CE38 - Révolution numérique : rapports au savoir et à la culture

Deep Learning for Prediction of Judicial Outcome – LAWBOT

Submission summary

LAWBOT is first, an applied research project in law, on the use of automated natural language processing techniques. The LAWBOT project aims to create an artificial case-law intelligence capable of predicting the judicial outcome for a given case, by imitating the decisions previously rendered by the courts on similar cases. LAWBOT is based on an artificial neural network for the deep learning of textual characteristics predictive of the judicial outcome. The project highlights five results.
- Firstly, the provision of 24,000 decisions annotated by lawyers on 120 classes of claim.
- Second, the creation of an automatic annotator which, from the annotated decisions, will automatically generate a large-scale classification of the legal decisions made public on a daily basis.
- Third, based on the large volume of classified decisions, predict the class of claim, the outcome and the sum allocated to the claimant using artificial intelligence (AI) models.
- Fourth, generate from the IA models legal reasons, in other words, summaries of court decisions highlighting the link between the facts which led to the dispute and its outcome.
- Fifth, measure the ethical, psychological and economic impacts of using a predictive justice AI.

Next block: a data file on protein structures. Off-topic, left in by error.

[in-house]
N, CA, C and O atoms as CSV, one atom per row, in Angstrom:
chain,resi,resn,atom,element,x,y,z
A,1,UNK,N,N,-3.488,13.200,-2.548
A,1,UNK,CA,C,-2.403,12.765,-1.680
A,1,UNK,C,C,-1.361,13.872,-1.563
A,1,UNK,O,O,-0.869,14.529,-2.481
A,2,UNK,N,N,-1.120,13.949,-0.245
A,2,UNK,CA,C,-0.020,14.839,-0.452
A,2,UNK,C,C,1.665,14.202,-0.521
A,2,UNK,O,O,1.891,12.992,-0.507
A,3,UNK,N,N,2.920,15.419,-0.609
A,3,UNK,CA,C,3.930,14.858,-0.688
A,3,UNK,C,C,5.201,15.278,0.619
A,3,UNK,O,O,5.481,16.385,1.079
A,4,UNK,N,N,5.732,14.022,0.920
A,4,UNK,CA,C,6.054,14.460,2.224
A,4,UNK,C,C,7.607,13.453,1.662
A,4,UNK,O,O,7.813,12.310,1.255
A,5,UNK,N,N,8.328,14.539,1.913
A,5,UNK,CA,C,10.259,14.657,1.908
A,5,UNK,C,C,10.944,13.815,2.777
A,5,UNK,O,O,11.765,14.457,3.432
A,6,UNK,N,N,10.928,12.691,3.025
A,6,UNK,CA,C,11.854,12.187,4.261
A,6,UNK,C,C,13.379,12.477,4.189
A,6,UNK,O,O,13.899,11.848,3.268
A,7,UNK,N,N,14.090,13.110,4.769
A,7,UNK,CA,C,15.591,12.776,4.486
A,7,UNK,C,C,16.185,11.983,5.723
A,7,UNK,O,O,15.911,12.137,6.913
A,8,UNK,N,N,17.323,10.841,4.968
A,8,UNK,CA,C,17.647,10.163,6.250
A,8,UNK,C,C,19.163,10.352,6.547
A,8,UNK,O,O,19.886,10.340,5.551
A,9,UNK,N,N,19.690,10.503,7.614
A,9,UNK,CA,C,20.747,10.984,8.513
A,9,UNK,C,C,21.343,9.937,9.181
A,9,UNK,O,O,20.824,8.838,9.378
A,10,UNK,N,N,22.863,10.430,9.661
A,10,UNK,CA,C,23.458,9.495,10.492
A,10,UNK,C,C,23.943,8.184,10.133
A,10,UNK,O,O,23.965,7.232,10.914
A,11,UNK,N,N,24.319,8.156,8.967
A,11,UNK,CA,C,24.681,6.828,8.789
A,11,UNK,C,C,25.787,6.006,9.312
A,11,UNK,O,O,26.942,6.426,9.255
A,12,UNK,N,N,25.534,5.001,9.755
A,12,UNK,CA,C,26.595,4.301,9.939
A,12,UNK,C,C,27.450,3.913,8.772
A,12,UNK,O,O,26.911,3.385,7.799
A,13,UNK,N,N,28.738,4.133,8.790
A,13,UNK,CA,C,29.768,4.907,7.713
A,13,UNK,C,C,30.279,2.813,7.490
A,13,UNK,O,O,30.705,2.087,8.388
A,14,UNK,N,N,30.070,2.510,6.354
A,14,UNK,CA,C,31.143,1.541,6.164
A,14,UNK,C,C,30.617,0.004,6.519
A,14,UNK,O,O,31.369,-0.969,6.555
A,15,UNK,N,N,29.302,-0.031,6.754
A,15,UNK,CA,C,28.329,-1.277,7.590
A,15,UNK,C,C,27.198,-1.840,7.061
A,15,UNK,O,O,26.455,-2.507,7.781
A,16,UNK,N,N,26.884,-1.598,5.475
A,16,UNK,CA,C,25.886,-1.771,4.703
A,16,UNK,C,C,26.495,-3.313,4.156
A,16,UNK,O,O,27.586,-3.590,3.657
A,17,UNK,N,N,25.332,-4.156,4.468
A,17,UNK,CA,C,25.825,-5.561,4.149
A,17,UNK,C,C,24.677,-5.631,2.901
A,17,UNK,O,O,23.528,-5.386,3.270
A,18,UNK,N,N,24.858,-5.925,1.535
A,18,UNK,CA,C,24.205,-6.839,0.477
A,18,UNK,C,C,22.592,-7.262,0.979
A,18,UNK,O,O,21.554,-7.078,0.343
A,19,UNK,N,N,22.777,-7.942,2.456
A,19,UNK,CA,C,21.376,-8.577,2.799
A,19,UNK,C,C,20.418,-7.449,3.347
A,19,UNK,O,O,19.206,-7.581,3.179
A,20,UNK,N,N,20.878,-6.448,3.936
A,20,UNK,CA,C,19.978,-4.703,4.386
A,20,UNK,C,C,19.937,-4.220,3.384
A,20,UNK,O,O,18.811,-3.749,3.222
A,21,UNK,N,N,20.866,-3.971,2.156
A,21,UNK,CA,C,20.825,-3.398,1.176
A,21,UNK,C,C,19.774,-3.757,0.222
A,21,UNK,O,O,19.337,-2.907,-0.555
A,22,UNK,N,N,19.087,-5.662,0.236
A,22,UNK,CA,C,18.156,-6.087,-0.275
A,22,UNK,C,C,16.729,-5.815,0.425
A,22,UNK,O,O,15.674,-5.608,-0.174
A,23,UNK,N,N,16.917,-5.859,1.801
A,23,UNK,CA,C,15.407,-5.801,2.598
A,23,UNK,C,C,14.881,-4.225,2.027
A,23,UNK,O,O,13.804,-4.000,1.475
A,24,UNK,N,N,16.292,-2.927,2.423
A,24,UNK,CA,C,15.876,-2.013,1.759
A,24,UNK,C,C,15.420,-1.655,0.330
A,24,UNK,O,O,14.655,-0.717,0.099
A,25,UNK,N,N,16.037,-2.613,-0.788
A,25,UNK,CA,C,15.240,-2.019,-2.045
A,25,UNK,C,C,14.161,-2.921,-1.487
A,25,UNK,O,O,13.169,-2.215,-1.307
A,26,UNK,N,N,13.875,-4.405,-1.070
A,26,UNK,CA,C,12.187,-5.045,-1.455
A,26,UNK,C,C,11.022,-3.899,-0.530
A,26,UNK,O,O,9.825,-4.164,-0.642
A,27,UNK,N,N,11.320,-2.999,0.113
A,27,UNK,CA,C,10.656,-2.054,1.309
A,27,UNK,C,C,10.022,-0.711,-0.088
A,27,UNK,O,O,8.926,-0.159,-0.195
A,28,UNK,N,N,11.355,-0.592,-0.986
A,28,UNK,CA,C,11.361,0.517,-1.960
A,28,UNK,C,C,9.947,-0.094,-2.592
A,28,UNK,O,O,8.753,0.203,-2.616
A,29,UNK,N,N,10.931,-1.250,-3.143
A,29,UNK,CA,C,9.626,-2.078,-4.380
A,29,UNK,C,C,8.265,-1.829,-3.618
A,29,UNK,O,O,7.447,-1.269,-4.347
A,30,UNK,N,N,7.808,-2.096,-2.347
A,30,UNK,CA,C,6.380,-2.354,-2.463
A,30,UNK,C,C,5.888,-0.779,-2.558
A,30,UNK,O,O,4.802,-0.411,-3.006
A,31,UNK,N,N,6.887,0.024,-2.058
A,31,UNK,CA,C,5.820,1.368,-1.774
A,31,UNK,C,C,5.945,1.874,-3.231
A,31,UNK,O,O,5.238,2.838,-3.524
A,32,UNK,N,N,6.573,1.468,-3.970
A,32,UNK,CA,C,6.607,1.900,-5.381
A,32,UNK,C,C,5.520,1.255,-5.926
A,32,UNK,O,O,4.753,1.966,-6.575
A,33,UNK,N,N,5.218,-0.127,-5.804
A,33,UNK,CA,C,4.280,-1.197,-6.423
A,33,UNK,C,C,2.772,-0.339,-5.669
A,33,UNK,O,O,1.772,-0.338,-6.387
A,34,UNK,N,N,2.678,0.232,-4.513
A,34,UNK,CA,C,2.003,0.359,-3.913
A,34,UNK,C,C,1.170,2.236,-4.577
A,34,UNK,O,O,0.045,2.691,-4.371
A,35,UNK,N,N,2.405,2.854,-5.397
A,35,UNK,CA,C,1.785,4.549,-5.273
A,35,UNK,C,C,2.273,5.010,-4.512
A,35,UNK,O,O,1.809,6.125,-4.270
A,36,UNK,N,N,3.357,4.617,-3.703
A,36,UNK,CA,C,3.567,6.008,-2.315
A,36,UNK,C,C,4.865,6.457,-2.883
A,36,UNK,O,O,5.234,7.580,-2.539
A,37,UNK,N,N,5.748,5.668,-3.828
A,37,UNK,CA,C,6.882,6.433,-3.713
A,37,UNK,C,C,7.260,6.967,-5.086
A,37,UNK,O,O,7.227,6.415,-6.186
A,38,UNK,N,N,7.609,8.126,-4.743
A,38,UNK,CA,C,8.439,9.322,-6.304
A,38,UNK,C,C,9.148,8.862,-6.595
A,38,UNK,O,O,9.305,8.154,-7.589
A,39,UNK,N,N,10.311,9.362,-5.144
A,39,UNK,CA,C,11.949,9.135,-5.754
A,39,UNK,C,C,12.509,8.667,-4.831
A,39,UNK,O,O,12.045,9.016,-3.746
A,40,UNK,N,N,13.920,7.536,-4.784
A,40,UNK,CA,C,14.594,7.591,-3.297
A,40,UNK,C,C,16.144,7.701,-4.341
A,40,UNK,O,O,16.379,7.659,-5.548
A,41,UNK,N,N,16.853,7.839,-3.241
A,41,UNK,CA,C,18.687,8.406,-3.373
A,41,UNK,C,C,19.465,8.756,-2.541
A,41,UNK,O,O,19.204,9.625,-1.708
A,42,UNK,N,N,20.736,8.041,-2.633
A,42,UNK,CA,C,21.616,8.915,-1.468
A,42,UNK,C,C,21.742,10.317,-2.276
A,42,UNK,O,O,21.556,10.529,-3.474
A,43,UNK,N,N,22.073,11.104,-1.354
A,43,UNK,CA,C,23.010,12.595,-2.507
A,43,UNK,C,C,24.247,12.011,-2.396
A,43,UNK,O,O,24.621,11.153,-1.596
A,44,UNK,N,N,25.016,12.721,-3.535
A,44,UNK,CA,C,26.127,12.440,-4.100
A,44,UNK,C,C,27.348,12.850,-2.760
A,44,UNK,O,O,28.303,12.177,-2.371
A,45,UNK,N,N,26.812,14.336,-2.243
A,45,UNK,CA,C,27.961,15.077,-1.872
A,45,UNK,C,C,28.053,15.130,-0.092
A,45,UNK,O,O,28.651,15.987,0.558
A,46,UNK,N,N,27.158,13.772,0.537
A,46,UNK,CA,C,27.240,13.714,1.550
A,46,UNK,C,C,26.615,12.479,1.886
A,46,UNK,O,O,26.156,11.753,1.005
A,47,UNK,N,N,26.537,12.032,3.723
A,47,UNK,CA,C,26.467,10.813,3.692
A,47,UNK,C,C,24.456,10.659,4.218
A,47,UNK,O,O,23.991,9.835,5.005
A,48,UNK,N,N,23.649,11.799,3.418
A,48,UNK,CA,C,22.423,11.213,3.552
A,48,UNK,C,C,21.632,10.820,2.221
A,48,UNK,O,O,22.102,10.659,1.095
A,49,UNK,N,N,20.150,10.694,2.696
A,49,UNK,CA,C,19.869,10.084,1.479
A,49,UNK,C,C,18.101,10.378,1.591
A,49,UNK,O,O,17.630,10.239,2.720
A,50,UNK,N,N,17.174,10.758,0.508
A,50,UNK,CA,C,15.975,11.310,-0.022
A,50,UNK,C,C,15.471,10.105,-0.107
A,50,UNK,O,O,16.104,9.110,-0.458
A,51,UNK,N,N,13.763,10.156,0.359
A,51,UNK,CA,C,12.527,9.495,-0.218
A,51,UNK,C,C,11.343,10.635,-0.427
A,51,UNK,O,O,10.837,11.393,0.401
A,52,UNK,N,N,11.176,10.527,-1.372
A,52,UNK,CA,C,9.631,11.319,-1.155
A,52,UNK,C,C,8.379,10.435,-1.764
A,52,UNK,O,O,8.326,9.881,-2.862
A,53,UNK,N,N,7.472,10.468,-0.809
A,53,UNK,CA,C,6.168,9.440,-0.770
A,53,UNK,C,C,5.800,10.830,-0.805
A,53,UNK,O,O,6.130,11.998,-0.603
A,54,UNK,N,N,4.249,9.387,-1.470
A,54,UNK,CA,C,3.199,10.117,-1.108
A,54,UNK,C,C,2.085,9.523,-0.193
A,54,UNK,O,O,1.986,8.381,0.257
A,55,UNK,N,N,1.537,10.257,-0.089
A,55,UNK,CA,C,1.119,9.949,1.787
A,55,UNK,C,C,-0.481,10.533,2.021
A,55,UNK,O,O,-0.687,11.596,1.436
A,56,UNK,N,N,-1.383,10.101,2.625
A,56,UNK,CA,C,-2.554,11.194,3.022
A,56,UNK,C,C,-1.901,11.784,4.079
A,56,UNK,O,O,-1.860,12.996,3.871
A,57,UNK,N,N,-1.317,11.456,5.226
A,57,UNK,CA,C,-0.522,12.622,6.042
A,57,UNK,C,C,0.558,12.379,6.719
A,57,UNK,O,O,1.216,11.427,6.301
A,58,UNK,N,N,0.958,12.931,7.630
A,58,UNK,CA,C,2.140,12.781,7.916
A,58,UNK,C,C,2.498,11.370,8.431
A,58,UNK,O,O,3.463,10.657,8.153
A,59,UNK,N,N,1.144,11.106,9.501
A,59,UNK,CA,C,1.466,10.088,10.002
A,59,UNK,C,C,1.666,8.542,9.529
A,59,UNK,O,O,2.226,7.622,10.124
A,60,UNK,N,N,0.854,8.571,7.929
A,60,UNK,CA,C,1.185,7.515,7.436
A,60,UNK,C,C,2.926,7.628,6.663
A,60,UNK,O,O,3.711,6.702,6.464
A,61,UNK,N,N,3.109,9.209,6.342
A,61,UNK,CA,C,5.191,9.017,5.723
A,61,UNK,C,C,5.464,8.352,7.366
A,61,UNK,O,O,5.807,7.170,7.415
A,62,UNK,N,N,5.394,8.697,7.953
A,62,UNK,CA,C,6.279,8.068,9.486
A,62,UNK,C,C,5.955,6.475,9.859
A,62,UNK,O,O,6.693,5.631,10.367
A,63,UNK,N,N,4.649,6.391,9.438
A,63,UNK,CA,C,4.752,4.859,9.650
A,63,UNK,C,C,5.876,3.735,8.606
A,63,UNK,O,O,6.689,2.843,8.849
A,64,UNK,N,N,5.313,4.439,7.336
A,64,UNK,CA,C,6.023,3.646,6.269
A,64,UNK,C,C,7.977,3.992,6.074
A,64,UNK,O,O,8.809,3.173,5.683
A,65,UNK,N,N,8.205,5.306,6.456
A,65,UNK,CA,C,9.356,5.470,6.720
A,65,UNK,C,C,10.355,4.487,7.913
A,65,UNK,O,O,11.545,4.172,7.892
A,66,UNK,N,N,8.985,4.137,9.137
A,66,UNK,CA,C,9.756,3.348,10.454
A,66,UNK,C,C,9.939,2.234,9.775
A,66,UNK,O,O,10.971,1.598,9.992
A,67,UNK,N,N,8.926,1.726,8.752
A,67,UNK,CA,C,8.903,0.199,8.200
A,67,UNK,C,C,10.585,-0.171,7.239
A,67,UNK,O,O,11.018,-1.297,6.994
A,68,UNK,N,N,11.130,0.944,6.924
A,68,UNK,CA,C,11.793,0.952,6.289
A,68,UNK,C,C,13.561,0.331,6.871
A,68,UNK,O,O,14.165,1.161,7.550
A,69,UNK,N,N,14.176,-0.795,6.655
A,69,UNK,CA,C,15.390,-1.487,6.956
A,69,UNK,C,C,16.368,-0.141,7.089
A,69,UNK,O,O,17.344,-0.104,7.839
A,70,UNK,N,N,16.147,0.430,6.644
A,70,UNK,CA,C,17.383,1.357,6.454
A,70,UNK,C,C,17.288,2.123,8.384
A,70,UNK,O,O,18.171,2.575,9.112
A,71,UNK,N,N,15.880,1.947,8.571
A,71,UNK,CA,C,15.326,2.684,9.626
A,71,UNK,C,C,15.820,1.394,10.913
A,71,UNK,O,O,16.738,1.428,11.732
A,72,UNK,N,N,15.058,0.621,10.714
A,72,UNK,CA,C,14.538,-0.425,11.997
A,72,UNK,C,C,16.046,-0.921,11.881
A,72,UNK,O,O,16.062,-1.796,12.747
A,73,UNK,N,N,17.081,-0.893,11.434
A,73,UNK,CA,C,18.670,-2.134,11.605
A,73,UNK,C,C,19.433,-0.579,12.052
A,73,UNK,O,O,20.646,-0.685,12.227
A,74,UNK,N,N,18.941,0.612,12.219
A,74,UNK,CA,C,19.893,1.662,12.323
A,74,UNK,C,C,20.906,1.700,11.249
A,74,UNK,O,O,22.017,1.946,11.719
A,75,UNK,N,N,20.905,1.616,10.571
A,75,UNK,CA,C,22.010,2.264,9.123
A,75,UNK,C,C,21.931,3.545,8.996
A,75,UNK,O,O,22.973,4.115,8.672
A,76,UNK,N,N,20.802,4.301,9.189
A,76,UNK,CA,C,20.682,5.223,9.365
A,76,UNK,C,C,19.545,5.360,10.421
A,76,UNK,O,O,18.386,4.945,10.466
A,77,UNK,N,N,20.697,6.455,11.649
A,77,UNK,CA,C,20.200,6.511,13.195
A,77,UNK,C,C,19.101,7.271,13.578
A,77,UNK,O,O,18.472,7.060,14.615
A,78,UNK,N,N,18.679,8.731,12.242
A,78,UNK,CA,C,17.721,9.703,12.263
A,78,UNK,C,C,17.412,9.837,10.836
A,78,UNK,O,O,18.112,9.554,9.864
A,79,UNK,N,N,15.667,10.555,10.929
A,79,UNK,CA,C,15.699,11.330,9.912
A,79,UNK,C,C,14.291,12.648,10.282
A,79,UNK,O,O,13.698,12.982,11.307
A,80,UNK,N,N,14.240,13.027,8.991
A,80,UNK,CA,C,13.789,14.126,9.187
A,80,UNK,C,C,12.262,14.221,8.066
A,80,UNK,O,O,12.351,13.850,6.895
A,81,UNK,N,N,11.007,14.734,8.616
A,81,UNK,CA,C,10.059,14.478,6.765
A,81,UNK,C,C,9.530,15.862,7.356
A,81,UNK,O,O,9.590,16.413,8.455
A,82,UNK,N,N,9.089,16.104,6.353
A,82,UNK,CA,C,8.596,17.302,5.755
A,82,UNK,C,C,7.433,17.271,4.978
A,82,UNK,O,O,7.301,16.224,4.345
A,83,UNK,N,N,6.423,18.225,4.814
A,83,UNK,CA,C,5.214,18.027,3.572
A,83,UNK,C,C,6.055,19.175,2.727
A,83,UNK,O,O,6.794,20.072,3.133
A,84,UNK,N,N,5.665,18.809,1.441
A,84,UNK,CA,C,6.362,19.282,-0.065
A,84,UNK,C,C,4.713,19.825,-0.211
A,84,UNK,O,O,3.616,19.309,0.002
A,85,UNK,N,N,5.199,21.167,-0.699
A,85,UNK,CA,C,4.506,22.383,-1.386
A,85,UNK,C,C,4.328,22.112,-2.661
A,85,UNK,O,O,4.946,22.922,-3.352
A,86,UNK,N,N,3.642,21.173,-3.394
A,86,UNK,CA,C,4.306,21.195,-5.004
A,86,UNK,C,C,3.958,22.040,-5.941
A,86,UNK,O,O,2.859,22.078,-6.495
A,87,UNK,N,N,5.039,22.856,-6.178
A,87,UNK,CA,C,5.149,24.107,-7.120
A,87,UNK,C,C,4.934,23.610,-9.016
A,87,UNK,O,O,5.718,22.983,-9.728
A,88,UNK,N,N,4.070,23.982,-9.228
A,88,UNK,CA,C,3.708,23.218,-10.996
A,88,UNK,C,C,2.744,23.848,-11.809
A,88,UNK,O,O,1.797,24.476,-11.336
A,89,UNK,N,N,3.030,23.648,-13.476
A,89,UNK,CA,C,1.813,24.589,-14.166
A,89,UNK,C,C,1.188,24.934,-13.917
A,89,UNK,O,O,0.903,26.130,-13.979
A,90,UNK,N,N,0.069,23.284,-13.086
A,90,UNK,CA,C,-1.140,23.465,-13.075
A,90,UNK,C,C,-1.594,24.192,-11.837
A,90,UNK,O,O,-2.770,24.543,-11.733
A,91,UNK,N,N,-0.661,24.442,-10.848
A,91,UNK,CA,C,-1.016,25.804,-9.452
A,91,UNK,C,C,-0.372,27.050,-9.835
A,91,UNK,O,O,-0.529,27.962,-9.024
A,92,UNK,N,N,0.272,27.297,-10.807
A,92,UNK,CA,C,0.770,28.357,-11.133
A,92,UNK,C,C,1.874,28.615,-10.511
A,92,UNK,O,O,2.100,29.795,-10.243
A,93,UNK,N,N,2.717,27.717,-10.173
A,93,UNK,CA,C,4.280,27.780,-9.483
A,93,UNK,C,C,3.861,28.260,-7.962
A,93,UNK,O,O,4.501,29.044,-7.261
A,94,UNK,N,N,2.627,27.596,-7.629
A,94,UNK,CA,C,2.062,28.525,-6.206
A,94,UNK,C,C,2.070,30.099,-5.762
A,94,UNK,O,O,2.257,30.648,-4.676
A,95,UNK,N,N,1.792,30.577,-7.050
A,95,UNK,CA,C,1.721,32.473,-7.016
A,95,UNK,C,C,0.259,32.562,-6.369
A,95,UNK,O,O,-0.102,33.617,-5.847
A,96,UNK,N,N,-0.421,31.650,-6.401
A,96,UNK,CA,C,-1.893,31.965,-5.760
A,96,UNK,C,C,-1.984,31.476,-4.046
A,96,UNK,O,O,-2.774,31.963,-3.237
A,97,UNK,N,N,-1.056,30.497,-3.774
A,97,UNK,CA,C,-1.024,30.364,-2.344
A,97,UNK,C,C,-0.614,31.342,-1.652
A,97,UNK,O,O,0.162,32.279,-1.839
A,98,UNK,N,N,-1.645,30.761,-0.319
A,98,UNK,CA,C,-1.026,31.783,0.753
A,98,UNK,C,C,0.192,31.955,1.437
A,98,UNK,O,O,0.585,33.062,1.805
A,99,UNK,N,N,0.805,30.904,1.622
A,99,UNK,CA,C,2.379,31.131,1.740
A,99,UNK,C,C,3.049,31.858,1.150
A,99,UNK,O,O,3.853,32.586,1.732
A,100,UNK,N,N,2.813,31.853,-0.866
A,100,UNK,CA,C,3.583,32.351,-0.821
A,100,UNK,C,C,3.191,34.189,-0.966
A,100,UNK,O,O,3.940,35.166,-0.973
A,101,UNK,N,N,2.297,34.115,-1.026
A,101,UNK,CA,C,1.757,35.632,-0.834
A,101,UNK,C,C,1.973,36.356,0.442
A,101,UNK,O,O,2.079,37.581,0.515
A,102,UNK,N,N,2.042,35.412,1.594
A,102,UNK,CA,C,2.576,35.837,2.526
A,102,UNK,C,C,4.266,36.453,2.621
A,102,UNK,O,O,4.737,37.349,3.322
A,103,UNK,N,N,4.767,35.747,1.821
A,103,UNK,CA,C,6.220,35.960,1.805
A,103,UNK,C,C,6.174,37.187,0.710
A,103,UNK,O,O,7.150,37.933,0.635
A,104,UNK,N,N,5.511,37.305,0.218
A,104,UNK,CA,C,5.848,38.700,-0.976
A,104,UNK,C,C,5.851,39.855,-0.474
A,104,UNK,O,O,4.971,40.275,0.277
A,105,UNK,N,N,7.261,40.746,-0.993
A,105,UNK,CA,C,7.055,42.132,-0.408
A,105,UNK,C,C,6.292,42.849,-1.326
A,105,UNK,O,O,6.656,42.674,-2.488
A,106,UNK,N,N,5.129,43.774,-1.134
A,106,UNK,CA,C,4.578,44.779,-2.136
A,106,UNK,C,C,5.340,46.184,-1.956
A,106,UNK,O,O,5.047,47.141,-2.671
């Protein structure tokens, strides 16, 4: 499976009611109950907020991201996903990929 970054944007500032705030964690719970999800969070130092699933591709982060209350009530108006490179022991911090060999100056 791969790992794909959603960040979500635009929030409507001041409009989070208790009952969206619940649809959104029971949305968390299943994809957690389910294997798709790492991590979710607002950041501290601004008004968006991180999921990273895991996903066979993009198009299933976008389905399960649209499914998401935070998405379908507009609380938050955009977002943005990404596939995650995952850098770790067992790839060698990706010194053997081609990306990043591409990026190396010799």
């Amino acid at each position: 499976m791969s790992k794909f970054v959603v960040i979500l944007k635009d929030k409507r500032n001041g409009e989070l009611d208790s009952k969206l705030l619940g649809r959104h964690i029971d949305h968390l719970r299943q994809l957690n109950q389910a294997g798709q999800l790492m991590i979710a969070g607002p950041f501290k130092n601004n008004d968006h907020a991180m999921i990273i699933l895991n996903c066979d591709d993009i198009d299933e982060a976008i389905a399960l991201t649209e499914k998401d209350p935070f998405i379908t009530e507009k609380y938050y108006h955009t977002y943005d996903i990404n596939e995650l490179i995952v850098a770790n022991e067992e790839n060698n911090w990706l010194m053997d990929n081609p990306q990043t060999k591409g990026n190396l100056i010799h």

LAWBOT aims to produce fundamental experimental knowledge on the very nature of law, and its epistemology. Indeed, the formulation of predictive models is possible, if and only if, two fundamental hypotheses on law and jurisprudence are verified. First hypothesis, the polysemy of language does not constitute an insurmountable obstacle to the modeling of jurisdictional decisions in a quantifiable form of computable data. Second hypothesis, there are sufficient statistical correlations to formulate a prediction on the outcome of the decision from explicit factors present in the text, without the need to resort to hidden variables likely to induce legal uncertainty, such as factors non-quantifiable human beings (personality of the parties, performance of lawyers, prejudices of judges). It is assumed that the magistrates are rational and consistent, and tend to judge in the same way, the cases considered - from their point of view - as being similar. From these two hypotheses, the quantification of past case law should make it possible to predict the decision of a given judge in a given case, based on the existence of a correlation link between a known dependent variable (the result judicial), and unknown independent variables (the explicit statement of the dispute represented as a combination of quantifiable factors). It is a classic experimental approach, identifying a statistical correlation link between a known result and controlled variable factors.

Project coordination

Stéphane MUSSARD (Détection, évaluation, gestion des risques chroniques et émergents)

The author of this summary is the project coordinator, who is responsible for the content of this summary. The ANR declines any responsibility as for its contents.


CHROME Détection, évaluation, gestion des risques chroniques et émergents
LIG Laboratoire d'Informatique de Grenoble
IRIT Institut de Recherche en Informatique de Toulouse

Help of the ANR 494,999 euros
Beginning and duration of the scientific project: December 2020 - 48 Months

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